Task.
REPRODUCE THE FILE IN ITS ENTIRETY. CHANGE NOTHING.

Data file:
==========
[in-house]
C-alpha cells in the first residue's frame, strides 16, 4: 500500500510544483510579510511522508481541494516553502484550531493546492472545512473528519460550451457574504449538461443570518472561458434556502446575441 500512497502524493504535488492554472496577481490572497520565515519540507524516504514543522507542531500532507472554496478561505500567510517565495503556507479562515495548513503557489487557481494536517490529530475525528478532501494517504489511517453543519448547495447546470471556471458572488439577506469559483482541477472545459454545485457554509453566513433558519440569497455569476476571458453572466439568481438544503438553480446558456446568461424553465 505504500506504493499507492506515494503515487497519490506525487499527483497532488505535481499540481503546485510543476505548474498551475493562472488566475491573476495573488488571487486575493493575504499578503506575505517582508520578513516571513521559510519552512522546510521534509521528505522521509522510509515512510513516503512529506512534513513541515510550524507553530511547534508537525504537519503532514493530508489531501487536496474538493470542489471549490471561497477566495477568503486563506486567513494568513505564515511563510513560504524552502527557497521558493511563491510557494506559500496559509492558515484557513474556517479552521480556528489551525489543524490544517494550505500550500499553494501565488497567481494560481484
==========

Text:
[in-house]
C-alpha cells in the first residue's frame, strides 16, 4: 500500500510544483510579510511522508481541494516553502484550531493546492472545512473528519460550451457574504449538461443570518472561458434556502446575441 500512497502524493504535488492554472496577481490572497520565515519540507524516504514543522507542531500532507472554496478561505500567510517565495503556507479562515495548513503557489487557481494536517490529530475525528478532501494517504489511517453543519448547495447546470471556471458572488439577506469559483482541477472545459454545485457554509453566513433558519440569497455569476476571458453572466439568481438544503438553480446558456446568461424553465 505504500506504493499507492506515494503515487497519490506525487499527483497532488505535481499540481503546485510543476505548474498551475493562472488566475491573476495573488488571487486575493493575504499578503506575505517582508520578513516571513521559510519552512522546510521534509521528505522521509522510509515512510513516503512529506512534513513541515510550524507553530511547534508537525504537519503532514493530508489531501487536496474538493470542489471549490471561497477566495477568503486563506486567513494568513505564515511563510513560504524552502527557497521558493511563491510557494506559500496559509492558515484557513474556517479552521480556528489551525489543524490544517494550505500550500499553494501565488497567481494560481484